Learn the keys to evaluating Machine Learning models and improving their performance
Hello dear reader! In this post we will learn what you should pay attention to when evaluating Machine Learning models in order to know if there is something weird going on with them, how to fix it, and how to ultimately improve their performance. Lets go!
An introduction to evaluating Machine learning models
You’ve divided your data into a training, development and test set, with the correct percentage of samples in each block, and you’ve also made sure that all of these blocks (specially development and test set) come from the same distribution.
You’ve done some exploratory data analysis, gathered insights from this data, and chosen the best features for the task at hand. You’ve also chosen an evaluation metric that is well suited for your problem. Using this metric you will be able to iterate and change the hyper-parameters and configuration of your models in the quest to obtain the best possible performance.
After all this, you pre-process the data, prepare it, and finally train a model (lets say a Support Vector Machine). You wait patiently, and once it has finished training you dispose yourself to evaluate the results, which are the following:
Training set error: 8%
Development set error: 10%
How should we look at these results? What can we compare them against? How can we improve them? Is it possible to do it?
In this post we will answer all of these questions in an easy, accessible manner. This guide is not a debugging guide about setting breakpoints in your code or seeing how training is evolving. It is about knowing what to do when your model is trained and built, how to correctly asses its performance, and seeing how you could improve it.
Lets get to it!
What to compare our model against?
When we build our first model and get the initial round of results, it is always desirable to compare this model against some already existing metric, to quickly asses how well it is doing. For this, we have two main strategies for model evaluation in machine learning: Baseline models and Human-level performance.
A baseline model is a very simple model that generally yields acceptable results in some kind of task. These results, given by the baseline, are the ones you should try to improve with your new shiny machine learning model.
In a few words, a baseline is a simple approach towards solving a problem that gives a good enough result, but that should be taken as a starting point for performance. If you build a model that does not surpass baseline model performance on some data, then you should probably rethink what you are doing.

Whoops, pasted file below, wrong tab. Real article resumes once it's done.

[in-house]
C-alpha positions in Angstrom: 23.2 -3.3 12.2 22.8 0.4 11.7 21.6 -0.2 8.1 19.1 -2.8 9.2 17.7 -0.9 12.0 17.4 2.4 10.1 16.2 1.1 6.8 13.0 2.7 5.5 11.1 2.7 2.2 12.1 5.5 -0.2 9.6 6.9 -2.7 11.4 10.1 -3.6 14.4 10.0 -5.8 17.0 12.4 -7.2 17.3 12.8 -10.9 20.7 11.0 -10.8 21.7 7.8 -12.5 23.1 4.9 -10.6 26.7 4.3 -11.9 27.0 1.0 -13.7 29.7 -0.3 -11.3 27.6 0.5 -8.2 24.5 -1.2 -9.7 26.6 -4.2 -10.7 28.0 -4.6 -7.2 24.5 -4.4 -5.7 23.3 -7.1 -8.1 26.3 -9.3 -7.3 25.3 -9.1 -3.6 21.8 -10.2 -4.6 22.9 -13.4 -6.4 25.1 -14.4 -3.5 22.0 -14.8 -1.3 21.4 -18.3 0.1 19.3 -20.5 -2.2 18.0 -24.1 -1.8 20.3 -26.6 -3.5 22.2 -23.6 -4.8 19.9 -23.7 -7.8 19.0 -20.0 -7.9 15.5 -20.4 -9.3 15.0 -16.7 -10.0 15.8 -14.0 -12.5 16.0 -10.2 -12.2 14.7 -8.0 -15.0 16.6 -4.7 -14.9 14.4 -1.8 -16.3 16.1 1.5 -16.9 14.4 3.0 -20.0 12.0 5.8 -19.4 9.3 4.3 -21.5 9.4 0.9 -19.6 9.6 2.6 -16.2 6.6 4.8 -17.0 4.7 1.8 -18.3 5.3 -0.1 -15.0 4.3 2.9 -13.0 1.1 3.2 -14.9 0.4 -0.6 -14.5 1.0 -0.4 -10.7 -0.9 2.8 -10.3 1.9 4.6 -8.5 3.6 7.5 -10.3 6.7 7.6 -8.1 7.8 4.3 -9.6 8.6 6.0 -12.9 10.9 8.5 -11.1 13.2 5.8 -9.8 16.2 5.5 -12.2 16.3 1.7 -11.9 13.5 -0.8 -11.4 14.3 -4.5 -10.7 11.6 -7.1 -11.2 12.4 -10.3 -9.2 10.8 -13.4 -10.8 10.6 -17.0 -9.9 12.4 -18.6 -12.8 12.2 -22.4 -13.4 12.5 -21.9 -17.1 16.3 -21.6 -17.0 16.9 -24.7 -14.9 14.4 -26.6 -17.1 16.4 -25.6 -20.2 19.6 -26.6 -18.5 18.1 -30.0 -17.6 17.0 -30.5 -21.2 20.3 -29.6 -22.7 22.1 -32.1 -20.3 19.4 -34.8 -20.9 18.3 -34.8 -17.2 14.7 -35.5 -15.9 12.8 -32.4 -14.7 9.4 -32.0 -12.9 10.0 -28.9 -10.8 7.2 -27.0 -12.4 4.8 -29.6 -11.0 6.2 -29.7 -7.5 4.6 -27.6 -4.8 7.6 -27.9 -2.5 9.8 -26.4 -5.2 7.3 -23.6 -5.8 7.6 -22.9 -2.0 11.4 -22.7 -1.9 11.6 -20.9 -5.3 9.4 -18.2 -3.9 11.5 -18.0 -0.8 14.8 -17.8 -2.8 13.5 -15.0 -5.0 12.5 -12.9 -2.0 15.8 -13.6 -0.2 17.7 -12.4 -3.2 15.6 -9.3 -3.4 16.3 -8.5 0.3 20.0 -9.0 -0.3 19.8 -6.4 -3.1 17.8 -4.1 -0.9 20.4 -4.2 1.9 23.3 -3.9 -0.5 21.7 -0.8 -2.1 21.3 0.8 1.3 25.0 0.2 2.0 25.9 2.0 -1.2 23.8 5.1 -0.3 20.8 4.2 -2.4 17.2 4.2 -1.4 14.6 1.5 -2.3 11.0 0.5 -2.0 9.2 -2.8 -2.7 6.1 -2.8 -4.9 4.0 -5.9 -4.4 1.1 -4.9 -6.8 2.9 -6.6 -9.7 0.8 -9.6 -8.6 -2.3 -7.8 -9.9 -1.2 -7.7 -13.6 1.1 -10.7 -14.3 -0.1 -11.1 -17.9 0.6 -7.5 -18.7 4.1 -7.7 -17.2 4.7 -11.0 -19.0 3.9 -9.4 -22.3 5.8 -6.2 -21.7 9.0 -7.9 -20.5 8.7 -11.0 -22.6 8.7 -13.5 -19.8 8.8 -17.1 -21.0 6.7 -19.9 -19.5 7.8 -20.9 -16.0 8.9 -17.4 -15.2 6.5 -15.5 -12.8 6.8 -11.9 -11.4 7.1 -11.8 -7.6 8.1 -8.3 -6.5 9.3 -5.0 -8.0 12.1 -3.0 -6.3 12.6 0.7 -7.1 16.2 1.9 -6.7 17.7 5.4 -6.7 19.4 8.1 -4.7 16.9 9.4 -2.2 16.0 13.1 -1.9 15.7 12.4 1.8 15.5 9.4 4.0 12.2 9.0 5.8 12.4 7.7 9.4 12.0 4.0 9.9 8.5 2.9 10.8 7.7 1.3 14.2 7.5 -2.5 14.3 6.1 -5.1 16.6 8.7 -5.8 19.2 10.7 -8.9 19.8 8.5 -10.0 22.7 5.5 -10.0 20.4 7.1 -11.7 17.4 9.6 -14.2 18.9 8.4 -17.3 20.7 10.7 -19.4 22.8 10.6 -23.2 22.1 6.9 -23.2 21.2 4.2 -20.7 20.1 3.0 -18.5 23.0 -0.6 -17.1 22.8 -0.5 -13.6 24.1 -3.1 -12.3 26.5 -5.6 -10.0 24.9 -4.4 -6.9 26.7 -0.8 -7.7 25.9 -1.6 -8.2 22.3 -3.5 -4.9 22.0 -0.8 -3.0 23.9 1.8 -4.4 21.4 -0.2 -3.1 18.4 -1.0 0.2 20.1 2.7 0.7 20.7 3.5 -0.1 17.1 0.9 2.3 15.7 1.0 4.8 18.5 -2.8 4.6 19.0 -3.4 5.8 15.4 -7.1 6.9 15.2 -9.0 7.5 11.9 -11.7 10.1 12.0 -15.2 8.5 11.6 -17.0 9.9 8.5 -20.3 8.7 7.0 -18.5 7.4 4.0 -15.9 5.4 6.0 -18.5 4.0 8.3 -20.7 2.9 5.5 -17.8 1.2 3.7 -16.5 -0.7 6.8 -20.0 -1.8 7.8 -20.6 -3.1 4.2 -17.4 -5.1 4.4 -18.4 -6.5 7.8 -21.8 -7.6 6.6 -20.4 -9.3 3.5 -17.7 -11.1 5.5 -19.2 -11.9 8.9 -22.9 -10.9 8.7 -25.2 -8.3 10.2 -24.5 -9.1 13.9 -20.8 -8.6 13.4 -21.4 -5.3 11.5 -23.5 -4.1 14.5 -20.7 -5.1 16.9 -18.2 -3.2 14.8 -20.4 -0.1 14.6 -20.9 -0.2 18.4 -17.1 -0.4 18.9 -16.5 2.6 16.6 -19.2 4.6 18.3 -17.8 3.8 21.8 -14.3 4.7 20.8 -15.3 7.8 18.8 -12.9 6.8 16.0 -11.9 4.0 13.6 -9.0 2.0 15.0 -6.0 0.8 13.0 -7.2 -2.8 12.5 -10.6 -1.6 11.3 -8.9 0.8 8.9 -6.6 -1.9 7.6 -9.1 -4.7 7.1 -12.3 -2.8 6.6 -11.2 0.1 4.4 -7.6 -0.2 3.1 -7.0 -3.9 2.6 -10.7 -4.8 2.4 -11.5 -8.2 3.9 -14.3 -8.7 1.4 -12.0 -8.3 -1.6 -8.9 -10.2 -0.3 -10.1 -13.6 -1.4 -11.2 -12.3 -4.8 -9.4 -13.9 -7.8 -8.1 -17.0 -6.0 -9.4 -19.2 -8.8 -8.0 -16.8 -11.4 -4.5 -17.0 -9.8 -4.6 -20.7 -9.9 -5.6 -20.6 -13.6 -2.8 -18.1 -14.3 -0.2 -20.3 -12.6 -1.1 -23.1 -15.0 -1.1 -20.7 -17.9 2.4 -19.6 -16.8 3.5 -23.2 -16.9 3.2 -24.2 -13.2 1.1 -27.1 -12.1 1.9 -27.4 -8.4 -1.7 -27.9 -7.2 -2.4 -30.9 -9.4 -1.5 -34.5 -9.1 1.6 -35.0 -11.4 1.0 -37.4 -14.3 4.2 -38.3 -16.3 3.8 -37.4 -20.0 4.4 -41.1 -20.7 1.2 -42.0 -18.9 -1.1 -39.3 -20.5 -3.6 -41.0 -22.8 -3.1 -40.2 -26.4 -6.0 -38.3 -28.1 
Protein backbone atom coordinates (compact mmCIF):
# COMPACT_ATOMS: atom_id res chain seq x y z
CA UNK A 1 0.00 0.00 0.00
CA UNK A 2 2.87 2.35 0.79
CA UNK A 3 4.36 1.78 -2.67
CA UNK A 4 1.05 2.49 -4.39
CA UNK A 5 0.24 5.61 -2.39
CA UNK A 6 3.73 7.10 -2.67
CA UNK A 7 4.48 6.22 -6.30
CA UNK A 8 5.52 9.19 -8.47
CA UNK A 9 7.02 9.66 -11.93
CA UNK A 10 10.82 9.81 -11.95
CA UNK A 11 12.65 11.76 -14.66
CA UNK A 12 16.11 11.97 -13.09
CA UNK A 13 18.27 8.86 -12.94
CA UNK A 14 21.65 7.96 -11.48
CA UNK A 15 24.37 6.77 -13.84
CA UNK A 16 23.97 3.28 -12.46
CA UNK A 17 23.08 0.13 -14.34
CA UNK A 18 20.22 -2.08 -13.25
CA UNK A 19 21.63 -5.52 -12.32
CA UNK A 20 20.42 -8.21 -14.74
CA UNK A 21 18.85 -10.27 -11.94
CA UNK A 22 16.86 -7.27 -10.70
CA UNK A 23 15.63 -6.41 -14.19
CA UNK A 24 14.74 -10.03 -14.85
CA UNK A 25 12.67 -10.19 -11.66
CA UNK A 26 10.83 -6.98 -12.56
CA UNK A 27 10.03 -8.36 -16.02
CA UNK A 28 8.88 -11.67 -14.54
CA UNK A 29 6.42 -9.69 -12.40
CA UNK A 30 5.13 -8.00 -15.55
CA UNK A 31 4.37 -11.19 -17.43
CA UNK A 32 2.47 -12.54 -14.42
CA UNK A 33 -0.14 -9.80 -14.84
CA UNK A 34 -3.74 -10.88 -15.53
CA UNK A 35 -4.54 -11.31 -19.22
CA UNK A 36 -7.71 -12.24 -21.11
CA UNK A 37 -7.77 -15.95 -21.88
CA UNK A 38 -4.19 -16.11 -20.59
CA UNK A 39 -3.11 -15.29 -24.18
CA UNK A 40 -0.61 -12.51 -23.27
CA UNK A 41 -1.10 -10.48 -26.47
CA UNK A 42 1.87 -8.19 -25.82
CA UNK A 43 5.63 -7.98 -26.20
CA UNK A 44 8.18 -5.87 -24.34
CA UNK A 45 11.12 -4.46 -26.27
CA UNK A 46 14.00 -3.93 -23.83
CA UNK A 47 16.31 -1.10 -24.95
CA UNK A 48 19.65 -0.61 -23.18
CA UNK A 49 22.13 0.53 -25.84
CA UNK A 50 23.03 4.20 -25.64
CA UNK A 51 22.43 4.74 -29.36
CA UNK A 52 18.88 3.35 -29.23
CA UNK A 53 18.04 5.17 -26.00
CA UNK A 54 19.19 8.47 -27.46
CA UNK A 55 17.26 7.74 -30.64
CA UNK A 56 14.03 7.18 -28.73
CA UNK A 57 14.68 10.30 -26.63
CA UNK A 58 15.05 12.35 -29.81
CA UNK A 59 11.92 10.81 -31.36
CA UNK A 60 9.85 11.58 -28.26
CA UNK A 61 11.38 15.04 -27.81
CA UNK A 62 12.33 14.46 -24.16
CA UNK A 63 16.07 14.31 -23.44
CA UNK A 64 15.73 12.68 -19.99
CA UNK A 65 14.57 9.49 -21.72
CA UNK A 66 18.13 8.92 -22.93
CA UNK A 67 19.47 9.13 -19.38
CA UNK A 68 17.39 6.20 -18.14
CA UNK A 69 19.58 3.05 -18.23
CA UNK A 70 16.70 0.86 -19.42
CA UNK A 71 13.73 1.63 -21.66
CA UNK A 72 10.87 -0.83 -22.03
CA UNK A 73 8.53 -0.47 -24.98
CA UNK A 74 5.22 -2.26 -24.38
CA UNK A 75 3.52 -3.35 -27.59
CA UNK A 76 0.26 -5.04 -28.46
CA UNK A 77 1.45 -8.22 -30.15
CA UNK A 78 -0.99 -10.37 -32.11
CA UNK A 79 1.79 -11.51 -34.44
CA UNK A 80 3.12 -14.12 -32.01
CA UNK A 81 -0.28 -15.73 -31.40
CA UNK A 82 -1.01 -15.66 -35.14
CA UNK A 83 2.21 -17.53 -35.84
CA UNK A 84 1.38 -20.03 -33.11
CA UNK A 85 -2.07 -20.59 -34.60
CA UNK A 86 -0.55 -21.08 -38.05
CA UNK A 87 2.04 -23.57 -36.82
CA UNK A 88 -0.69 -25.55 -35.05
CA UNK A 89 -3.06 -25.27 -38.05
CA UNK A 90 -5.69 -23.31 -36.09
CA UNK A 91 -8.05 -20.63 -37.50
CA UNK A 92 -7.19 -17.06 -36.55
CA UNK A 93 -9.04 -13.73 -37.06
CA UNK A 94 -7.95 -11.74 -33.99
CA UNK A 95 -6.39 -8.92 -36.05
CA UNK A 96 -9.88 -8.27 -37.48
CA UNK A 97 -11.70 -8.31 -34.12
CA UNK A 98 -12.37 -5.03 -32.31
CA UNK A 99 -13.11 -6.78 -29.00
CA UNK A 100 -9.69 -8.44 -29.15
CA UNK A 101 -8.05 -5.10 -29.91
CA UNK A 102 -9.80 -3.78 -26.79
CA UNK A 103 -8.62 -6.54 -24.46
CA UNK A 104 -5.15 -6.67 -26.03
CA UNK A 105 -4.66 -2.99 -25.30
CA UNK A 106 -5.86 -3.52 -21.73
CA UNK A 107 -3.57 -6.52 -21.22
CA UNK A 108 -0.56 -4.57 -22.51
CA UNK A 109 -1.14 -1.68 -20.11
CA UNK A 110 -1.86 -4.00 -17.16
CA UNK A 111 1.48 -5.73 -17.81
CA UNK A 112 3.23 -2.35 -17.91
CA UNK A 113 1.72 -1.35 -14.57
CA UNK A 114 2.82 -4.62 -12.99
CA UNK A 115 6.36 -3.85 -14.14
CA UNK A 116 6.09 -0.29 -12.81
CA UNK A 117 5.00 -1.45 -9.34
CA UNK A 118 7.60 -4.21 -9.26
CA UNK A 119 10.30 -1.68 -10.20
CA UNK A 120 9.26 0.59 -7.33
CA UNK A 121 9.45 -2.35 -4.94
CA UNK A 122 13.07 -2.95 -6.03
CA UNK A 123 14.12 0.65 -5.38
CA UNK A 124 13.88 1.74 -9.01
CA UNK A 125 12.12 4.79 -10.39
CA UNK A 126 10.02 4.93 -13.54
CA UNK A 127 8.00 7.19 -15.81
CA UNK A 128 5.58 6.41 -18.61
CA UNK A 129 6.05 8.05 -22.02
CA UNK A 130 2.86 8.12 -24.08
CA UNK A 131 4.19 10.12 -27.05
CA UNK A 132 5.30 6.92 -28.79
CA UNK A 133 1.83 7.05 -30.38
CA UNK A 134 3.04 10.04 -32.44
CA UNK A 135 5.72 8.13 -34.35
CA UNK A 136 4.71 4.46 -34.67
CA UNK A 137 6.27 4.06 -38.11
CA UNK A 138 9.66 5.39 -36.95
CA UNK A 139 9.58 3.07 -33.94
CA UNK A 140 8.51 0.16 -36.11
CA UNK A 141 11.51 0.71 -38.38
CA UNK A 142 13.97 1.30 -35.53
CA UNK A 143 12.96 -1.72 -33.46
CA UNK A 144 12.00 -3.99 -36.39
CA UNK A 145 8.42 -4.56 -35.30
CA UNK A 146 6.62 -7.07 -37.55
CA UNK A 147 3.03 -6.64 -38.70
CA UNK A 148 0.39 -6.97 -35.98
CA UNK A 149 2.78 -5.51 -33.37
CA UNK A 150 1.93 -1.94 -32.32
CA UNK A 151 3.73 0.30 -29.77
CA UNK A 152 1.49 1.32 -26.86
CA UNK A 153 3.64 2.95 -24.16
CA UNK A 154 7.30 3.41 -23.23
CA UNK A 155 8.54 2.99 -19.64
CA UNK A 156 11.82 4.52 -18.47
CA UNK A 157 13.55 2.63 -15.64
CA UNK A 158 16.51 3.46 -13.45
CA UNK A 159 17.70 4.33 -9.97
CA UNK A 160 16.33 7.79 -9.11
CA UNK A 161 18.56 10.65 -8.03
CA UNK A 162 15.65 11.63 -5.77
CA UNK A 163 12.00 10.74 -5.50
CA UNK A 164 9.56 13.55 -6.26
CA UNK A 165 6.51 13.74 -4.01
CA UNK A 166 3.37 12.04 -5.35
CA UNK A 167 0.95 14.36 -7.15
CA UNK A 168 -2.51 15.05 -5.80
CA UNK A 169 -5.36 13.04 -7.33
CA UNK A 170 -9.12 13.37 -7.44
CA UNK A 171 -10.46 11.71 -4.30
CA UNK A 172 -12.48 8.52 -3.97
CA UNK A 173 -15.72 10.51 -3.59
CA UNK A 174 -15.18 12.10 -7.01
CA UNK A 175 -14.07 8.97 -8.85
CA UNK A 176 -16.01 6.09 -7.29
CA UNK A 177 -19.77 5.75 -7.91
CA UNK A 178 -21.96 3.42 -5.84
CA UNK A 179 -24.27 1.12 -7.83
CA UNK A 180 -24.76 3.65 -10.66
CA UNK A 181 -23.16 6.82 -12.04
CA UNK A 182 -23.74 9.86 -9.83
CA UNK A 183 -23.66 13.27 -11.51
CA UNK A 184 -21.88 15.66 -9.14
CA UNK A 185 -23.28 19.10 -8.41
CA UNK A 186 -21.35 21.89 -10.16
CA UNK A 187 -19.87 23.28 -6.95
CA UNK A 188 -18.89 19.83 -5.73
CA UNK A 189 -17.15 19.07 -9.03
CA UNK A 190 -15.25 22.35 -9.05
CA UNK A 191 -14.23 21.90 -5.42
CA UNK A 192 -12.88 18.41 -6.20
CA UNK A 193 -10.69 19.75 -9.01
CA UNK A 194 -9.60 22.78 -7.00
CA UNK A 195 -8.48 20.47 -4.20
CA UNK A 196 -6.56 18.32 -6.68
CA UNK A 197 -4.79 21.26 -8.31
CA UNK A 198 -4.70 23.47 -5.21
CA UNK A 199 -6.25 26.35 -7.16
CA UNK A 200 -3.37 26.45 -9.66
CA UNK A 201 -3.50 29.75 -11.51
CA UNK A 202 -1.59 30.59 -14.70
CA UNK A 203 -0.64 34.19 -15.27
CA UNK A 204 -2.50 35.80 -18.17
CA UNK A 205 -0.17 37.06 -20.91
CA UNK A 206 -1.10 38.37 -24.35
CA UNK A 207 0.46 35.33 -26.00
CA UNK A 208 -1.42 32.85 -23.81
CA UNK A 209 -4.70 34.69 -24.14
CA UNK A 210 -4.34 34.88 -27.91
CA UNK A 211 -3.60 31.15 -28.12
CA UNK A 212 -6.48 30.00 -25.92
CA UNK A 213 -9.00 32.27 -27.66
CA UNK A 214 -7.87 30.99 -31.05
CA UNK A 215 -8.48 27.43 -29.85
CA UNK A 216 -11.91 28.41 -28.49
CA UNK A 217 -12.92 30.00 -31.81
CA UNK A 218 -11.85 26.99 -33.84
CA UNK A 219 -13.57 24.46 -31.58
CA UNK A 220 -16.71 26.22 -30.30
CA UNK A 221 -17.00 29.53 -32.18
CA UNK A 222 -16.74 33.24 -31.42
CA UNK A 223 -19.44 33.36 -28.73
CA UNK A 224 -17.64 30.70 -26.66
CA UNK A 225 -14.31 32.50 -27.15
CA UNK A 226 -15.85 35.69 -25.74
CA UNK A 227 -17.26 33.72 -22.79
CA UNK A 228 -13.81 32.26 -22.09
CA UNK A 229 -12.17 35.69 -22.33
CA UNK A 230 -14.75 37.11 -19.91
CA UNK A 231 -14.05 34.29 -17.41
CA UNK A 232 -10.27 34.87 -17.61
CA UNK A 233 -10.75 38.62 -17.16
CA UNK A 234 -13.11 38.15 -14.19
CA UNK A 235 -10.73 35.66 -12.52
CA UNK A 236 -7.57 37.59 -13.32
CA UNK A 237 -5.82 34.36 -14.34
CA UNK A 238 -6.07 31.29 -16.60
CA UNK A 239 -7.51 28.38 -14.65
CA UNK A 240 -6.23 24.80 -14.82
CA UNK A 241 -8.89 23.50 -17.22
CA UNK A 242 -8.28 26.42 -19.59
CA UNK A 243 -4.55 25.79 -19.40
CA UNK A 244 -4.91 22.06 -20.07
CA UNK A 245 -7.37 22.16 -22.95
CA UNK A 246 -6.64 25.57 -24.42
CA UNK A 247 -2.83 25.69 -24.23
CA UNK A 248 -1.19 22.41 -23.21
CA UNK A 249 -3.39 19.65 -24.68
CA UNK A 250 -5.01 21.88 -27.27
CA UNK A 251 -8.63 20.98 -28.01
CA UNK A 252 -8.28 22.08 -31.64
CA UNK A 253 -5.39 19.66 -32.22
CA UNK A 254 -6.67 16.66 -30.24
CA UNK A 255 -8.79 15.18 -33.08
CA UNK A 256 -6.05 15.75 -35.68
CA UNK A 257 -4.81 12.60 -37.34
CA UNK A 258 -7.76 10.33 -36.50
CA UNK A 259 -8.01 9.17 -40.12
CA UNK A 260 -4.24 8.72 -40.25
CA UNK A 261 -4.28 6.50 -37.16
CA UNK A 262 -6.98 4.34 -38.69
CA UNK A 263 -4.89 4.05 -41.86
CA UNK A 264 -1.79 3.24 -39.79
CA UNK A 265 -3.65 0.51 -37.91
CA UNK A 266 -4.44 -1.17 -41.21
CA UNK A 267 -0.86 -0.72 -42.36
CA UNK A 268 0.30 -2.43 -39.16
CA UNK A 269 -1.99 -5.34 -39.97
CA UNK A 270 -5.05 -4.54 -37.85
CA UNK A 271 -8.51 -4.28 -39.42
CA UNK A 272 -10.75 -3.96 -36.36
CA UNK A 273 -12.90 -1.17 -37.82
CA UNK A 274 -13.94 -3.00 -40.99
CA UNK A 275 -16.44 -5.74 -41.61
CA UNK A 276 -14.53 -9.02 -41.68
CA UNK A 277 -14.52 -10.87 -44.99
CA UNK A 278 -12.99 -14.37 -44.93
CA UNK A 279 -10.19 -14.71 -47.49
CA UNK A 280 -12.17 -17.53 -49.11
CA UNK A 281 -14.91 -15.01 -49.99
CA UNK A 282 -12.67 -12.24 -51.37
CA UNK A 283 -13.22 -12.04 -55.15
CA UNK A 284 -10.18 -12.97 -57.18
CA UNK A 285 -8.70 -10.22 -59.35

Lets see an example to get a better idea of how this works: In Natural Language Processing (NLP) one of the most common problems is that of Sentiment Analysis: detecting the mood, feeling or sentiment of a certain sentence, which could be positive, neutral or negative. A very simple model that can do this, is Naive Bayes: it is very transparent, fast on the training, and generally gives acceptable results, however, these are far from being optimal.
Imagine, you gather some labelled data for sentiment analysis, pre-process the data, train a Naive Bayes model and get 65% accuracy. Because we are taking Naive Bayes as a Baseline model for this task, with every further model we build, we should aim to beat this 65% accuracy. If we train a Logistic Regression and get 55% performance, then we should probably re-think what we are doing.
We might come to the conclusion that non-neural models are not fit for this task, train an initial Recurrent Neural Network, and get 70%. Now, as we have beaten the baseline, we can try to keep improving this RNN to get better and better performance.
- Hardcover Book
- Larson, Erik J. (Author)
- English (Publication Language)
- 320 Pages - 04/06/2021 (Publication Date) - Belknap Press: An Imprint of Harvard University Press (Publisher)
Human Level Performance
In the recent years, it has become usual for Machine Learning algorithms to not only produce excellent results in many fields, but to achieve even better results than human experts in those specific fields. Because of this, an useful metric to compare the performance of an algorithm on a certain task is Human Level Performance on that same task.